Meet the Writer: Jane L. Carman

I want to thank Jane L. Carman for answering my interview questions! Read more about Jane here.

What was the first story that you remember writing about?

As a kid, I remember (hand) writing because I liked the way the letters and words looked on the page. It was a sort of artistic outlet; I still care very much about how my work looks on the page.  My scribbling (or reading or anything not visibly “productive”) was also, according to most of the adults in my life, considered a waste of time. My grandfather would call anybody who wasn’t engaged in manual labor “a god-damned pencil pusher”—a Depression era mentality.  I didn’t want to be looked down on, so I hid these scribblings. I wrote a lot of letters to friends, which I loved doing. It wasn’t until later in life that I remember actually writing a “story,” although my letters were full of them. I guess the first story I remember was called “The World’s Biggest Fish.” It was fictional but largely based upon memories of hand fishing in the Spoon River with my father and on the memory of the death of one of his friends that drown trying to save his son from the river. Since then, that river runs through a lot of my work. I like to try to give voice to those who are discouraged from having a written voice.

What did you want to be when you grew up?

Probably famous or a veterinarian.  I think maybe famous because I was looking for respect as a girl living in a boy’s world (riding horses and motorcycles, farming, hanging out in FFA and 4-H). A veterinarian, because I love animals. I still do a lot of animal doctoring on dumped and stray animals that find their way to me. I think I also always wanted to be an artist. I was always trying to put things together from the junk pile at our house, drawing, trying to learn to play a little plastic organ, dancing, etc.

Or maybe I don’t yet know. Do I really have to decide? I feel like I have lived lots of lives. Strange as it sounds, I had the childhood life of a farmer and sibling/parent. I had young adult lives as bartender, landscaper, photographer, ballroom dancer, floral designer, etc. I have been a daughter, mother, wife. In the writing world, I have been student, teacher, writer, publisher, editor, book designer, event coordinator, etc. I don’t know what’s next but want to keep these lives cycling through—they are great material.

Do you think writing is something we know to do instinctively, can be taught, or both? Why?

Can I say neither and both?  I would say neither because I think writing is more a personal ambition. Those who do it best (not necessarily always those who are published most) have worked and continue to work on it. It is an art and an obsession (to create something that engages, moves (forward), and does something new).

I don’t think anybody is born with a gift to write or tell a story. You learn it, even if you learn it badly. We are surrounded by stories every day, including those our friends and family tell us, those we watch on TV, those we read and reread, those we hear at readings, songs, the little posts on FB and Twitter even tell stories. How we engage with these stories (there is no choice but to engage with at least some of them) seems to dictate how we become storytellers and how good (as subjective as that is) we are at telling/writing stories.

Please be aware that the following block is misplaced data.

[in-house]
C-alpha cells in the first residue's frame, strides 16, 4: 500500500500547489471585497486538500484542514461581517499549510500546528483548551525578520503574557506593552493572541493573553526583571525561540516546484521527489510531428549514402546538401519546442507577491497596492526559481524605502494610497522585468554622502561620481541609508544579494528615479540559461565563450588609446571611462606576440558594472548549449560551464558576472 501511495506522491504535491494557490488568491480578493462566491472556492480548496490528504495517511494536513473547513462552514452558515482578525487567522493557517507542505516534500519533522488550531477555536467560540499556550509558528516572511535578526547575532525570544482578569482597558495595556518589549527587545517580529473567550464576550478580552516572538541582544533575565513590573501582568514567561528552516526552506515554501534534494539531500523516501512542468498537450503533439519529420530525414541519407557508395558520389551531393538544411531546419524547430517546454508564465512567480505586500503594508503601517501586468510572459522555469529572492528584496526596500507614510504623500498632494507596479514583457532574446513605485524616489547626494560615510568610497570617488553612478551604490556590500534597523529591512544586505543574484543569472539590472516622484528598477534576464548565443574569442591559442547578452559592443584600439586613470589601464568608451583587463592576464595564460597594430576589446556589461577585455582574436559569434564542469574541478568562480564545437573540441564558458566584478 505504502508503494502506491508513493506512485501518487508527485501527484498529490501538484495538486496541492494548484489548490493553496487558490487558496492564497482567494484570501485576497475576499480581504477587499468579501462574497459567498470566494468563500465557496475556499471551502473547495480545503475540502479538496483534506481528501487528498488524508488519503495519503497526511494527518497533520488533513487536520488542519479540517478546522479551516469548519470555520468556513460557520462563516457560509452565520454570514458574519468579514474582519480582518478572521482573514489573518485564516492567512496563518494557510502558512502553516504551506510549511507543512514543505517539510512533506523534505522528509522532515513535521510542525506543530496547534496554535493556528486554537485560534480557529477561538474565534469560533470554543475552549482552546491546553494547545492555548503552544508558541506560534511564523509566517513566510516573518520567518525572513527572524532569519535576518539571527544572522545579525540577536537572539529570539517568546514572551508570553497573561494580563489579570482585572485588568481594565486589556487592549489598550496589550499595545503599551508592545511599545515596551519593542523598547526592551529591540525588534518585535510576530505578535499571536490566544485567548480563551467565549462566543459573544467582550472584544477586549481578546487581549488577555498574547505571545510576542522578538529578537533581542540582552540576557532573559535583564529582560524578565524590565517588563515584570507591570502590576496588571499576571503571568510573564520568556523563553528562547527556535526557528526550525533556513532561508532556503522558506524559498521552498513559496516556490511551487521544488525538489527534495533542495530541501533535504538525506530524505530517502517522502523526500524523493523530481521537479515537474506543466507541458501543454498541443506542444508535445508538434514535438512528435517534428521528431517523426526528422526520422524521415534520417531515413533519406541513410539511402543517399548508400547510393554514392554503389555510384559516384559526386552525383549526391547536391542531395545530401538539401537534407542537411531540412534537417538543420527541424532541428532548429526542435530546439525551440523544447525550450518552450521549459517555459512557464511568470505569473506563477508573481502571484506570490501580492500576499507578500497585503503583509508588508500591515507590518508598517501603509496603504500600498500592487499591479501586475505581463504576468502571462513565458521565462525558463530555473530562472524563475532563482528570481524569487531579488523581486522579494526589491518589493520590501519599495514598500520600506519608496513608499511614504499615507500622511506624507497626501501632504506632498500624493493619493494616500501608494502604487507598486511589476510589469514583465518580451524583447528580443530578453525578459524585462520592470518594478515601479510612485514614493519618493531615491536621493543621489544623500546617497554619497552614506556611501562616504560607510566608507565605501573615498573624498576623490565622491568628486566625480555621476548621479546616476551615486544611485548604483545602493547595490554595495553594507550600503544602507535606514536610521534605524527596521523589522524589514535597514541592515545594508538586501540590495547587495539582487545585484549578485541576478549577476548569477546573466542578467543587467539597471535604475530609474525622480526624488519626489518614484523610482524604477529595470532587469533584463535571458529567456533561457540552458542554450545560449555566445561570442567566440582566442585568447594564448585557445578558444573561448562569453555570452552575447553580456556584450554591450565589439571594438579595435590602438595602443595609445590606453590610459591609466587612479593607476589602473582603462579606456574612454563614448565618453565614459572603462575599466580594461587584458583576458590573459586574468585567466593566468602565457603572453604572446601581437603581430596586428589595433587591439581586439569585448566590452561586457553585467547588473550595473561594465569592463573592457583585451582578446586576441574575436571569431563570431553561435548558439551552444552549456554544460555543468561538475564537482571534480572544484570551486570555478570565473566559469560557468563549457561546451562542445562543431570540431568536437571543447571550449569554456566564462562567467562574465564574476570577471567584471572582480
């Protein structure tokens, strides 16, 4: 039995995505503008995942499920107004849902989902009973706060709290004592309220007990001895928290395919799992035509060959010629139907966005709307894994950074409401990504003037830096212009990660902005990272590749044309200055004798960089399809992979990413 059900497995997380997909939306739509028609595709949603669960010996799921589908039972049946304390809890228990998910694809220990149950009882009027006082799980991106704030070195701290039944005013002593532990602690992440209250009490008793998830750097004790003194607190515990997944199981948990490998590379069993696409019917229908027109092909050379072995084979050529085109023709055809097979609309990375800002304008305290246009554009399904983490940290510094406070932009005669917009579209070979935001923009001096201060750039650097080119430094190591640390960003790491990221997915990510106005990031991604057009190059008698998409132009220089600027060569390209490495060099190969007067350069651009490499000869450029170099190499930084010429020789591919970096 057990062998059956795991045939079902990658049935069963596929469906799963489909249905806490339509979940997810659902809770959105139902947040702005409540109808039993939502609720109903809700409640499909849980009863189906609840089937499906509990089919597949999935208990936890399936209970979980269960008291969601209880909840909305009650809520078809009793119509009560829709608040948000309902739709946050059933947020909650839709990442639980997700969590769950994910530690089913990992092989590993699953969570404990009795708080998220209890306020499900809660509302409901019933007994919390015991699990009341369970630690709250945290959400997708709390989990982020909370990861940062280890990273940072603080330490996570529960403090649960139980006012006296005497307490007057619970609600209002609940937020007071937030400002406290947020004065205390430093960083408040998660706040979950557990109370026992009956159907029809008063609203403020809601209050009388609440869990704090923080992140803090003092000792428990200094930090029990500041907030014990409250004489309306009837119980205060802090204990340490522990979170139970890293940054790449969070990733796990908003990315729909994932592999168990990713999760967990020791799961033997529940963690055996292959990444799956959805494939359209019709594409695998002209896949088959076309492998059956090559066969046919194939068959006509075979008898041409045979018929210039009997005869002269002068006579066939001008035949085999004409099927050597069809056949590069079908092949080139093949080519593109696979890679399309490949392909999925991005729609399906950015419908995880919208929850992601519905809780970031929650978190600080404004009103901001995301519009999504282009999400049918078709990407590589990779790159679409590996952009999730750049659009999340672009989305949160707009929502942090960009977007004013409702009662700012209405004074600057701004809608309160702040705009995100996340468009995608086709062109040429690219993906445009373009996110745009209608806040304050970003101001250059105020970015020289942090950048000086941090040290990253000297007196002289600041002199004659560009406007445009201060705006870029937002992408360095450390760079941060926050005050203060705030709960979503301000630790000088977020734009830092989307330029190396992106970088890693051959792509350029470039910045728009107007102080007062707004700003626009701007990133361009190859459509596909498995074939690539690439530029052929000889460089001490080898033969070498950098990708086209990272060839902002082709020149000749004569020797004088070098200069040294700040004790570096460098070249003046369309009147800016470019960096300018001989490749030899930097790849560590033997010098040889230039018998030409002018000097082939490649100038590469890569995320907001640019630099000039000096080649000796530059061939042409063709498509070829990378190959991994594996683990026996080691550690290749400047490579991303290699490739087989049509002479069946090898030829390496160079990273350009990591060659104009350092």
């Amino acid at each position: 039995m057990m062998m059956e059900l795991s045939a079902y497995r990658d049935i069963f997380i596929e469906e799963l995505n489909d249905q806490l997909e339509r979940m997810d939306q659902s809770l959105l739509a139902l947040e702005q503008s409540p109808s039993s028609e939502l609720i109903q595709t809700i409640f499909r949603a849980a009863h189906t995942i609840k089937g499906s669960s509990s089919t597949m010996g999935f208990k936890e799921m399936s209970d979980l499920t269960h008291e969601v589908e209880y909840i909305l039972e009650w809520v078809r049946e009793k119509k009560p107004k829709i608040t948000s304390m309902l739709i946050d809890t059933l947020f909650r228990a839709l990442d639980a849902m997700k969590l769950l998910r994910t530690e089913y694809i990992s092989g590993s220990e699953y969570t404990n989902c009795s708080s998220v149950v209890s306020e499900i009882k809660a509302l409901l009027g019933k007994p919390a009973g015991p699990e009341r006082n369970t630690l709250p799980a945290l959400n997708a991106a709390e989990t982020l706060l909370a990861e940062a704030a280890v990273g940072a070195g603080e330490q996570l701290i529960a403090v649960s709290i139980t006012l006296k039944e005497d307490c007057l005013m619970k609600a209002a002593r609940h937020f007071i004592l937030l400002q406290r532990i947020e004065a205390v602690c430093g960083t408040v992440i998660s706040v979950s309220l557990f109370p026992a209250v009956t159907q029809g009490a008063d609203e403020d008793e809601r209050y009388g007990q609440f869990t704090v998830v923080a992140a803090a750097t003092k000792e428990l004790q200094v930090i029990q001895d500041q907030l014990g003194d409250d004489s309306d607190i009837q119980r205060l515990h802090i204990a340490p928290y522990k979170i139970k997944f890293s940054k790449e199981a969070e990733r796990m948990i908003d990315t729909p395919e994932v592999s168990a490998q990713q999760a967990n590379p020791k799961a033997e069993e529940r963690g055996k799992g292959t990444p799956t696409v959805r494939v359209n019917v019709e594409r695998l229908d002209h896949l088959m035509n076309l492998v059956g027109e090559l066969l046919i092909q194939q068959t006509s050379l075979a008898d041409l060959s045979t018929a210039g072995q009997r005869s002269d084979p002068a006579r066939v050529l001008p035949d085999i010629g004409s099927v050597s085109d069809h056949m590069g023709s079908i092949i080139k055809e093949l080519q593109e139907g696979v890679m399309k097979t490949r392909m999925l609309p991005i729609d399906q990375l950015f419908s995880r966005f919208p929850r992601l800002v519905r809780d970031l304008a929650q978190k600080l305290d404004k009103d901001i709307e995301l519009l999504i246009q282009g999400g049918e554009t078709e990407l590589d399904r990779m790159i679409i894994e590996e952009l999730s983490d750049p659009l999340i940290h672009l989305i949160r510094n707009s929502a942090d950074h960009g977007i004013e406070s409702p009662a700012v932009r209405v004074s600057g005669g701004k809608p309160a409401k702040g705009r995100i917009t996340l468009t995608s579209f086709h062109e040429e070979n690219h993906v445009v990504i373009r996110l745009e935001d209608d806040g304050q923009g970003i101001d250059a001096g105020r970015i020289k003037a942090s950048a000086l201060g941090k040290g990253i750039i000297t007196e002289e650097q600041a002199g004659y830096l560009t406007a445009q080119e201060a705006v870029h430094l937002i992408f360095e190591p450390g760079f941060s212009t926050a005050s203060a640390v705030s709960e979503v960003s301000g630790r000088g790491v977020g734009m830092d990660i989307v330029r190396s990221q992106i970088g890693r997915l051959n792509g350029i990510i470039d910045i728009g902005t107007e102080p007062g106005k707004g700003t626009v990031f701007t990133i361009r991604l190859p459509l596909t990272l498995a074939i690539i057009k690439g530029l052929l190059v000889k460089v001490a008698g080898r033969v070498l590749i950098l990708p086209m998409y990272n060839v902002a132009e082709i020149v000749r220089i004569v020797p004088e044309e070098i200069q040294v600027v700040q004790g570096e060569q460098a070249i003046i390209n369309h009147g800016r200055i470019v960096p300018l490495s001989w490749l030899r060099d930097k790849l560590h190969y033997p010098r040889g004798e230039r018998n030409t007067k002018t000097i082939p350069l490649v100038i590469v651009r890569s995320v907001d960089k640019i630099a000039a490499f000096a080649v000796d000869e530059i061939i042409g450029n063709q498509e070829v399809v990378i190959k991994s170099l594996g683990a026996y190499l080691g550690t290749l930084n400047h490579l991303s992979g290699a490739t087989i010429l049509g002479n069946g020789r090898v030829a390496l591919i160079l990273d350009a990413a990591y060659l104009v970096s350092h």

I also think writing workshops and writing groups are a great place to generate ideas and practice writing. These things work as a writing gym.

Writing is not innate—not divine. The writer is not a god; she is a devoted worker, hopefully doing something she loves.

What was your least favorite class at any point in your education? Why?

This is more a story than an answer and has nothing to do with subject matter. I will make it short. The JH class with a sexist male teacher that harassed, but never touched, female students. Back then, this was “no big deal,” but it greatly affected the way I dealt with men in authority and how I felt my self-worth(lessness). Second worst? I can’t think of anything. I love science and can handle math when in the moment.

Are you reading anything right now?

I am currently reading Cris Mazza’s Something Wrong With Her, every bit of it that I read breaks my heart in some way. It also gives me hope. Because of a project I am starting, I am also rereading Nabokov’s Lolita.

Are you writing anything right now?

I am working on a project told from the POV of a woman who has Alzheimer’s. There may be another POV coming into the work, but I don’t yet know.  I think it is important to try to understand those around us. Having watched grandparents and great-grandparents deal with self-loss and float between states of reality, I have always wanted to better understand what they were going through; this is my attempt. Writing this sort of delirium is also challenging; I want to keep the audience engaged but allow them to experience what the main character is going through.

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